Water Resources in the Arabian Peninsula 1921–1960

ISBN:  (13) 978-1-85207-795-2         Extent:   2 volumes, 1,000 pages

Editor:  A. Burdett      Published: 1995
Paper: Printed on acid free paper
Binding: Library bindings with gilt finish
See sample pages: not available

The discovery and development of local water resources is an important theme in the history of the Arab states. These volumes draw together, for the benefit of scholars, surviving historical records on the water resources of Kuwait, Bahrain, Qatar, the Trucial States and Oman, including the evaluation and management of water supplies; surveys and exploration, and water divining. Material has also been included on the Jeddah water scheme in Saudi Arabia.
This small collection does not cover the Tigris-Euphrates basin, for which abundant historical material on local irrigation schemes is available [see, for example, Iraq Administration Reports 1914-1932, Archive Editions, 1992], nor the Jordan Valley, where a separate study of the complex political issues is required.


The first volume of the present work provides a range of early material on Bahrain, from the 1920s to the 1940s, dealing with the evaluation and management of Bahrain´s relatively adequate ground-water supply. The documents show concern with wastage and contamination. The first volume also reflects the intense period of prospecting for water in the 1950s, particularly in the Trucial States, but also in Doha and Muscat. Interesting accounts of surveys and exploration are given, including use of water divining. A section on the Jeddah water scheme concludes the volume.
The second volume brings together historical papers on the problems of water supply in Kuwait. Most of the volume is given over to the political issues in the 1950s of deriving water from the Shatt al-´Arab and the question of dependence on Iraq. A pipeline is discussed, but a proposed agreement fails on Kuwaiti concern over security and sovereignty. There is also material on the evaluation of domestic supplies and the search for new sources.


Volume 1: Bahrain, Qatar, Trucial States, Oman, Saudi Arabia
  • Initial assessment of increasing water shortages, search for new ground-water sources, and boring operations, especially those undertaken by Eastern and General Syndicate, 1921-26
  • Khalil Kanoo disagrees with Eastern and General´s rights to bore for water, 1927
  • Problems of water wastage and preventative measures, a ban on boring for new supplies and RAF requirements at Muharraq, 1939-42
  • Water supply scheme for Manamah, 1940; 1945-50
  • Sinking of new wells in various locations, and the continuing problem of wastage, 1946-50
  • Assessment of shrinking water table at Bahrain, 1953
  • Petroleum Concessions Ltd drilling operations, 1937
  • Report detailing all known masonry wells in Qatar, c. 1951
  • Necessity of supply for Doha, 1951
  • General aspects of Qatar supply, 1955
Trucial States:
  • Arrival of water prospector at Sharjah, 1944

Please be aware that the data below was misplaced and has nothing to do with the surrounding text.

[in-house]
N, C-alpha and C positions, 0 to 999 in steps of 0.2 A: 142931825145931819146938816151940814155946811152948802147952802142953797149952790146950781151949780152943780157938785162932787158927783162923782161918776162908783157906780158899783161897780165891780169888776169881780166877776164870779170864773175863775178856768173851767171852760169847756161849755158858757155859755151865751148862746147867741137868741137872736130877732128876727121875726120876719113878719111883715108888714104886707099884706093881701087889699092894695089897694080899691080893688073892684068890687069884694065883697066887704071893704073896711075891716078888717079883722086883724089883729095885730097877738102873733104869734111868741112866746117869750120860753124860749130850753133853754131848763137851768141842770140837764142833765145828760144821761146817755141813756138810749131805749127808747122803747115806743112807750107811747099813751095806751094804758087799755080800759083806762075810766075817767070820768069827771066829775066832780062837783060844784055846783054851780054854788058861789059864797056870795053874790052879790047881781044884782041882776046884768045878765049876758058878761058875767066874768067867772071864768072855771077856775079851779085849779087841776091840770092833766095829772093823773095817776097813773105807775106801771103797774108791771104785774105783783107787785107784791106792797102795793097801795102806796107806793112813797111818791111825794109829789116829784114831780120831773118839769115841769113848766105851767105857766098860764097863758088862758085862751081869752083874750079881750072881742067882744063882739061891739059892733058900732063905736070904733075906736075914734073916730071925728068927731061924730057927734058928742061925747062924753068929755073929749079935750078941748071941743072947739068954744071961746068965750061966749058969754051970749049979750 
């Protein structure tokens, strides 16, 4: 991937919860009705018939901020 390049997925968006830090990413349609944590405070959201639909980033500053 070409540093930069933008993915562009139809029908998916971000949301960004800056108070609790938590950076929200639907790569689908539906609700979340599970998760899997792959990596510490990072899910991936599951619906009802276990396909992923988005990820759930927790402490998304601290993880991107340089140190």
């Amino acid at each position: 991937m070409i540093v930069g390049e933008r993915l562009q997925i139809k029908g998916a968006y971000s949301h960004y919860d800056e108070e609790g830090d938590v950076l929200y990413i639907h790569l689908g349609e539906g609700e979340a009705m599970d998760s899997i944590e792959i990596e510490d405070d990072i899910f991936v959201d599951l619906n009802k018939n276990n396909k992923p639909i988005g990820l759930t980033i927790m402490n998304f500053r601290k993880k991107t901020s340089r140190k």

• The search for sub-soil water by a diviner, tours of the area by political officer reviewing existing sources, recommendations for development, and planning of drilling operations, 1953
  • Special problems with Buraimi supply: the falaj system, 1954
  • Progress reports, especially for Ras-al-Khaimah and Abu Dhabi in 1955
  • Abu Dhabi: exploration and development plans of Ruling Family in 1956
  • Ras-al-Khaimah: survey of water resources, 1960
  • Trucial States: surveys and United Nations involvement, 1960

Muscat and Oman:
  • Aspects of irrigation practice, c. 1927-31
  • Search for water sources, 1946
  • Schemes for development, 1950, 1954
Saudi Arabia:
  • Revival of wells at Waziriya in 1933
  • Possible exploration of irrigation potential by US Mission, 1941
  • Jeddah water scheme, 1946-47
  • Larger water development schemes proposed to pipe in water to Mecca, 1948
  • Overviews of Jeddah water schemes, 1950-51
Volume 2: Kuwait:
  • Evaluation of the domestic water supply to Kuwait, interference with Kuwait boatmen delivering same from Iraq, and initial response to piping in water from Zubair, 1933-38
  • Anticipated shortages, attempts to locate any ground-water resources and methods of conveying water from Shatt al-´Arab suggested, 1943-47
  • Water distillation plant, 1947-51
  • Proposal of a canal or pipeline to facilitate freshwater supply from Iraq, 1948-49
  • Benefits of a piping scheme from the Shatt al-´Arab, including irrigation and agricultural benefits, and reviews of costs, 1953
  • Surveys and proposals regarding methods and usage of large-scale water imports from Iraq, 1954
  • Political aspects and implications of obtaining water from Iraq, 1954
  • Kuwaiti demand for guarantees on frontier and sovereignty, Iraqi reluctance, 1956
  • Agreement with Iraq drafted in final form, but rejected again by Supreme Council, 1957
  • New scheme to pipe in water from southern Persia, and possible new local sources, 1960
  • Discovery of new fresh water source at Raudhatain in northern Kuwait, 1962-63


Extracts from volume 2: Kuwait
War Office to India Office, 10 November 1938:
"As was indicated in the discussions on the project of developing a new port for Iraq at the head of the Persian Gulf, the War Office would regard as undesirable any increase of Iraqi influence in Koweit which might tend to draw the Shaikh into a position of dependence on the King of Iraq."
[Extract from final report on the Shatt El Arab scheme, September 1954, prepared on the instructions of HH The Ruler of Kuwait by Sir Alexander Gibb & Partners, London.]
"It is not impossible that, in war, it might be necessary to send a small force to Koweit to assist in the protection of the State; this would be the more likely to arise if oil supplies were discovered and developed in the State."